“Putin has repeatedly emphasized the demographic problem,” Rashevska said, adding that recent government reports note a rise in population in the regions where Ukrainians are being sent. “Ukrainian children are welcomed in Russia,” she said. “They are white, they share the same religion, and similar culture and speak Russian. Russian families adopt them happily, motivated by the benefits the Russian system offers for that.”
‘Please, come home’
Liza and Nastya were among 20 children brought back from Russian-occupied territories by Save Ukraine, as part of the group’s seventh rescue mission. But the happy endings to their stories remain the exception.
Ahead of an expected counteroffensive by Ukraine, Russian authorities in the occupied part of the southern Zaporizhzhia region are again abducting children, according to Ukrainian officials. Ivan Fedorov, the exiled mayor of the city of Melitopol, said Russians are taking Ukrainian kids to education camps. “This is another attempt to ‘brainwash them’ and on occasion to turn the little ones into human shields and bargaining chips,” Fedorov said in a Telegram statement.
As Liza and the other rescued children enthusiastically snapped pictures in front of the evacuation bus, eagerly awaiting a pizza meal, one woman Olga, a slim blonde in her 30s from Kherson, stood alone, wiping away her tears, unable to share the other parents’ joy. Her 17-year-old godson Denys remains stranded in Russia.
As part of Save Ukraine’s rescue operation, Olga had traveled from Germany to Russia, with the intent of bringing Denys back to reunite him with his grandmother, aunt and older brother. She had compiled the necessary documents and was ready to adopt him to get him out. But as soon as she landed in Moscow, she was arrested and detained for two days by the FSB. “They took away my phone and documents, threatened me with a lie detector, wanted to know who helped me to locate Denys,” she recalled.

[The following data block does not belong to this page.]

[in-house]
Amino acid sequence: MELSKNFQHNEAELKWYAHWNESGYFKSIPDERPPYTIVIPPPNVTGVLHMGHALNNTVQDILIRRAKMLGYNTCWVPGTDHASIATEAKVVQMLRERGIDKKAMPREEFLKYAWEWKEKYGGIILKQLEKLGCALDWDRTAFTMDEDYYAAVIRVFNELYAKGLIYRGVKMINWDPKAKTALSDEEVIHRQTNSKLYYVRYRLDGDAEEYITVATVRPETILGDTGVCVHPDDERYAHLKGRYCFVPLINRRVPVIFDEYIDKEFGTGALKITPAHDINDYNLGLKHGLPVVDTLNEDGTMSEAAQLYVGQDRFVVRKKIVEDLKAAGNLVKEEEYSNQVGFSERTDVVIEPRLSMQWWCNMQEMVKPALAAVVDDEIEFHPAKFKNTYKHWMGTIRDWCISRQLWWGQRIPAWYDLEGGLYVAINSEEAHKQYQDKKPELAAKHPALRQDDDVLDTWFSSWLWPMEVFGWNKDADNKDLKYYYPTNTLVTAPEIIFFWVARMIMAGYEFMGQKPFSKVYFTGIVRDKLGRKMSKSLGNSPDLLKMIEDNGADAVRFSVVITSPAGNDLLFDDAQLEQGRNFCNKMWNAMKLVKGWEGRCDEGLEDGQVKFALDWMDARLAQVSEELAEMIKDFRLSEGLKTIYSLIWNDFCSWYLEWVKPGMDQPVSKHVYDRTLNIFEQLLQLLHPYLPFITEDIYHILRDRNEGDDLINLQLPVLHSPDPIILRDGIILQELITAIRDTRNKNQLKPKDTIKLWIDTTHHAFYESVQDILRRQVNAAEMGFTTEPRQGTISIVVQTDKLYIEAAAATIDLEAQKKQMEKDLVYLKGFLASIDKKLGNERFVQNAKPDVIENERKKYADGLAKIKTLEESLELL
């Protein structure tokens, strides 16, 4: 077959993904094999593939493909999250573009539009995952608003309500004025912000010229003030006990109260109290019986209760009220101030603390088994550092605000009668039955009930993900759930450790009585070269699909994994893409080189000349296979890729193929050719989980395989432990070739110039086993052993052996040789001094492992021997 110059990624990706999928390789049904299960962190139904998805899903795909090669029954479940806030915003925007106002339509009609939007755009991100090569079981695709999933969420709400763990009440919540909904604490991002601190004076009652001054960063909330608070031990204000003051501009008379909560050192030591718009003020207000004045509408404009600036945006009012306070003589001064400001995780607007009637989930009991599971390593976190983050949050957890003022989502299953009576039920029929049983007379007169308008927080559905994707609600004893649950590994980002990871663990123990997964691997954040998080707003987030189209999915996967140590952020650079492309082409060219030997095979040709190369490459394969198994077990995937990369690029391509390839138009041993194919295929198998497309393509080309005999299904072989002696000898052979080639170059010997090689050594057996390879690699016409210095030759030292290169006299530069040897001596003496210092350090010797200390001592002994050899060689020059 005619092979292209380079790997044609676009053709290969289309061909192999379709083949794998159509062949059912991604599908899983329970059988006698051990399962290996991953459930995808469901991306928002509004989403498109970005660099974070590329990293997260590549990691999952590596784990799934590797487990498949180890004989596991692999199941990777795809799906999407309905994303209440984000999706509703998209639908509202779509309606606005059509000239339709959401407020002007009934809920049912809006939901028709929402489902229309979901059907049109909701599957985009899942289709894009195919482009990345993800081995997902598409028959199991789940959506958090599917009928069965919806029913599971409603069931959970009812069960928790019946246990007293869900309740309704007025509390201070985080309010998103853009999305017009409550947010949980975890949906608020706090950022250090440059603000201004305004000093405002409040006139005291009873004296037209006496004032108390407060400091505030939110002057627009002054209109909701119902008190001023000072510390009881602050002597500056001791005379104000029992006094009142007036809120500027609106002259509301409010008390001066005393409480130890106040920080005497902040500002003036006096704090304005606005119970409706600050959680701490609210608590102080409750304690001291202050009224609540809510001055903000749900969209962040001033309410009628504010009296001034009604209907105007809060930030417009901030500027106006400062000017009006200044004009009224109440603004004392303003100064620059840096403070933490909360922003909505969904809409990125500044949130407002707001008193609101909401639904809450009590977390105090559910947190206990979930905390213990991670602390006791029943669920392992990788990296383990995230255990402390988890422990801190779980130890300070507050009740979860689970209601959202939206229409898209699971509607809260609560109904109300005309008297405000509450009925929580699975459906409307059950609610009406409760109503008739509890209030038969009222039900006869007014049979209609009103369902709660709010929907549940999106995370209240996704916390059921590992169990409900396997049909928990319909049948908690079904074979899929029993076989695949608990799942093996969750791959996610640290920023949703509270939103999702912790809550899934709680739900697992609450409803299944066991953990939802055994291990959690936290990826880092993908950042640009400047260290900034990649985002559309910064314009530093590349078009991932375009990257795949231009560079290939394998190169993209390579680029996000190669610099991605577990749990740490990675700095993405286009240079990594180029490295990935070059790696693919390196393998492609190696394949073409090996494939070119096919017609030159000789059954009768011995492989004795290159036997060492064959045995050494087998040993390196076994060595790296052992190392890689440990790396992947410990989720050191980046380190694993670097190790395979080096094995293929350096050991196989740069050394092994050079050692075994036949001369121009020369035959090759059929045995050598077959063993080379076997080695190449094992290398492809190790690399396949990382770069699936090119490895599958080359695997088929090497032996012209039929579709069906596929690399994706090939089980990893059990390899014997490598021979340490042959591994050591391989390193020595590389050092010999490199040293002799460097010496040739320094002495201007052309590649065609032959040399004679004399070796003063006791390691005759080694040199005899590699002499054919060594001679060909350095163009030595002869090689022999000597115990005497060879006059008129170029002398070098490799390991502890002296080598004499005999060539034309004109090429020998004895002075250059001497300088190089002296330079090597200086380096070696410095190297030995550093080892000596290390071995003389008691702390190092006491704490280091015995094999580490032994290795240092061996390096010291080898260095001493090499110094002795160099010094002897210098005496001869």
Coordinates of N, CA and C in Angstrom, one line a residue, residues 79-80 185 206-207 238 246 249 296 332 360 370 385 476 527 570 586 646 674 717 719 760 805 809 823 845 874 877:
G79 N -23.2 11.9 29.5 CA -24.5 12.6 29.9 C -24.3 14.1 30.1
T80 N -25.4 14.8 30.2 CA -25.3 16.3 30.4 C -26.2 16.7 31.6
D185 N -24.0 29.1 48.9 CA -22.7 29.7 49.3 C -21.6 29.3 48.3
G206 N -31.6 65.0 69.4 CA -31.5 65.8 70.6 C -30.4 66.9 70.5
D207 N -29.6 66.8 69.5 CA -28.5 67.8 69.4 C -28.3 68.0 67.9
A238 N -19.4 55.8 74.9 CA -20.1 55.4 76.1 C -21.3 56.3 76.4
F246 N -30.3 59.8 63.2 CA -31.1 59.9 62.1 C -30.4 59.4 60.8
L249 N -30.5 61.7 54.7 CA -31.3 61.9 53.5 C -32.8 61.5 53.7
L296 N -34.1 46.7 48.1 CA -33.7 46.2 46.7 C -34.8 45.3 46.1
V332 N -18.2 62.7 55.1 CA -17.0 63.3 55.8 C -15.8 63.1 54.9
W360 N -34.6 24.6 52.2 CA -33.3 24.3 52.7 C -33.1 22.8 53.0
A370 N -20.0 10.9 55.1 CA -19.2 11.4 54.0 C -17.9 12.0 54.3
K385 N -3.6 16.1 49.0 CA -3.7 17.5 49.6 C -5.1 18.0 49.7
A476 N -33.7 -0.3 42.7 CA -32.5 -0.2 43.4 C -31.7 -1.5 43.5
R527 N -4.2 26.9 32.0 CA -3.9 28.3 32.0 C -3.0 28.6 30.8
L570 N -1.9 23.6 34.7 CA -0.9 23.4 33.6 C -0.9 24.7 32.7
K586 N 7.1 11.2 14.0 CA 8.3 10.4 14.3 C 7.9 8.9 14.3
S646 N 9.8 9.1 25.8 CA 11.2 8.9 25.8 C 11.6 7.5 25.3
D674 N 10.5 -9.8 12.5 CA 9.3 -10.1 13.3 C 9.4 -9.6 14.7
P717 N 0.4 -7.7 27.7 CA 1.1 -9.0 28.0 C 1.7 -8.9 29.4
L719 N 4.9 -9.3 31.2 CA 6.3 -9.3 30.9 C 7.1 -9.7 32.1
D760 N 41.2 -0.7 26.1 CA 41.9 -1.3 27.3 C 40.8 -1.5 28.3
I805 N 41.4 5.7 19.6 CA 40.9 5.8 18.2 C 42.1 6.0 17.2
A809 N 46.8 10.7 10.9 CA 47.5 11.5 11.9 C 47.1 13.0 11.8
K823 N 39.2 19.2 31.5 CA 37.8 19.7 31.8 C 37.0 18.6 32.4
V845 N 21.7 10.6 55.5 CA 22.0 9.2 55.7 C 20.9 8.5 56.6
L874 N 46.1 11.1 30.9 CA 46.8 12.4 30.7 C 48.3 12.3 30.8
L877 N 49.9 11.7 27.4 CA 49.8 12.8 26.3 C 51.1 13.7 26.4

Rather than facilitate Denys’ release, the Russians simply deported Olga to Belarus. There, she endured another day of interrogation by the Belarusian KGB before being unceremoniously expelled and left to fend for herself in Minsk. She was forced to appeal to a local Red Cross branch for assistance to reach Ukraine.
“I was so desperate,” she said. “As soon as I got back to Ukraine, I called his aunt to tell her I failed. But she said she already knew. While I was traveling, Denys, who previously asked to get him back home, sent a very strange voice message, saying he does not want to go back to Ukraine, as the Ukrainian [security service] will interrogate him and then he will be sent to war.”
In a bid to keep Denys in Russia, the Russians offered him citizenship, along with a certificate for an apartment and an education in Moscow. “They offered him a prospect of a better life,” Olga said. “But I am afraid they lied to him, and instead of education, he will be summoned to the Russian army. Denys turns 18 only in three months.”
“Please, Denys, come home,” she said, speaking to journalists who had gathered to see the children’s arrival. “Your granny, your brother, your aunt, your nephews are waiting for you. Nobody will torture you here.”
Regrettably, Denys’ experience is far more common than Liza’s. In 2022 alone, more than 400 Ukrainian children were adopted by Russian families, according to Rashevska. “Only some 300 children were returned in 2022,” she said.
At this rate, she added, it will take 50 years before Ukraine is able to retrieve all its kidnapped children.